Xavier Dolan's third film is a heavily stylised, histrionic, near three hour melodrama that is impressive in its technical aspects and ambition, but ultimately bludgeons the viewer into boredom. There came a point when I just couldn't take yet another beautifully framed, synth-track scored, slow-mo shot of one of the leads looking 80s glam and moody. And I really couldn't take the over-wrought scenes of the two leads arguing that interspersed all the 80s music video scenes. I think the problem with this film is that it is both stylised AND melodramatic. Douglas Sirk understood that if the characters are repressed one has to put all of the emotion into the production and costume design, score and shooting style. And in contemporary cinema, Nicholas Windig Refn does the same in movies like BRONSON, which are heavily stylised but have minimal dialogue. By contrast, a straightforward two-person melodrama can stand to be simpler in its design so as not to totally overwhelm its audience. In other words, just because you have the sheer talent to do something stunning with the visuals and sound, doesn't mean that that's necessarily in service of the story.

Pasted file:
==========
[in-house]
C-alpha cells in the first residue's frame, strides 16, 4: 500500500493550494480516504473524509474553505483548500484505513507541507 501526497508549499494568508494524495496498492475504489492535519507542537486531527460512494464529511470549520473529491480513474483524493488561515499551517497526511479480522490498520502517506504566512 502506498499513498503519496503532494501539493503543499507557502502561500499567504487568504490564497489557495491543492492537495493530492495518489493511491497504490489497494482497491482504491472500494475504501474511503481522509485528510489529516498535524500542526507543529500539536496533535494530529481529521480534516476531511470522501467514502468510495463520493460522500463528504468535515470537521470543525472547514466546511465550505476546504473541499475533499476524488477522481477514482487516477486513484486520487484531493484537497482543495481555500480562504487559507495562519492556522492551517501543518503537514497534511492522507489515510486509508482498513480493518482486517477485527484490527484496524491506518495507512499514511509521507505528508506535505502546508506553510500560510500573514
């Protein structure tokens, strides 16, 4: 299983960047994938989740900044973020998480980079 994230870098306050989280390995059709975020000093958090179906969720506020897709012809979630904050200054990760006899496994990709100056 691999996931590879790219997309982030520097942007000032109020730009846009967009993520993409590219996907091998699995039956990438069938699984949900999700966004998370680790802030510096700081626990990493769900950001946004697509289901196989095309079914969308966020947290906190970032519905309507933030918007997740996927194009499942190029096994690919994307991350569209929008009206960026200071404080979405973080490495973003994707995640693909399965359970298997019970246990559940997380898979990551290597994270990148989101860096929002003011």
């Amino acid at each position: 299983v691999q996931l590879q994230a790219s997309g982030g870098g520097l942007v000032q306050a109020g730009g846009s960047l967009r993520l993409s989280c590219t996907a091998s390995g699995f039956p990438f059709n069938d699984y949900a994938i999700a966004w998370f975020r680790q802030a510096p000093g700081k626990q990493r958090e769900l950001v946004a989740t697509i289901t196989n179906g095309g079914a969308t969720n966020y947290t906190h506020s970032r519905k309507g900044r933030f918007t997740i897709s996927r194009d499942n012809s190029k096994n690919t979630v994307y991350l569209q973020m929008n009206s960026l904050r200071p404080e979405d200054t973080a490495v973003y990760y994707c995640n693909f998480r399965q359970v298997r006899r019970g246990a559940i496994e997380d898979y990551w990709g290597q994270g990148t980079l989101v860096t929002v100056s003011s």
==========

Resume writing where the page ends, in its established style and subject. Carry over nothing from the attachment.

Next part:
And what is the story? Laurence and Fred (Frederique) are long-time lovers who have to deal with the fact that Laurence is a trans-sexual. This brings practical problems - he loses his job and is beaten up - as well as the more low-level difficulty of people staring at him in the street. She tries to be supportive and brave but end sup ducking out into a conventional marriage. They meet, they talk, they fight - can anything ever be resolved? Is there a natural ending to this tale of two people in love, but unable to live together? Writer-director Xavier Dolan, evidently thinks not - so in love with this lead actors' performances and the 80/early 90s kitsch retro styling of his movie. And to a certain extent he is right. Melvil Poupaud and Suzanne Clement give brave and compelling performances as Laurence and Fred. For the first 90 minutes or so this film is absolutely captivating. But as it goes on the performances are drowned (quite literally at one point) in mannered style. My suspicion is that there is an absolutely stunning 100 minutes movie inside this film, but this edit really just doesn't do it for me.
LAURENCE ANYWAYS played Cannes, where Suzanne Clement won Un Certain Regard - Best Actress, and Xavier Dolan won the Queer Palm., It also played Toronto and London 2012. It opened earlier this year in Belgium, France, the Netherlands and Sweden. It opens in Poland on Nov 9, in the UK on Nov 30 and in Germany on March 13th 2013.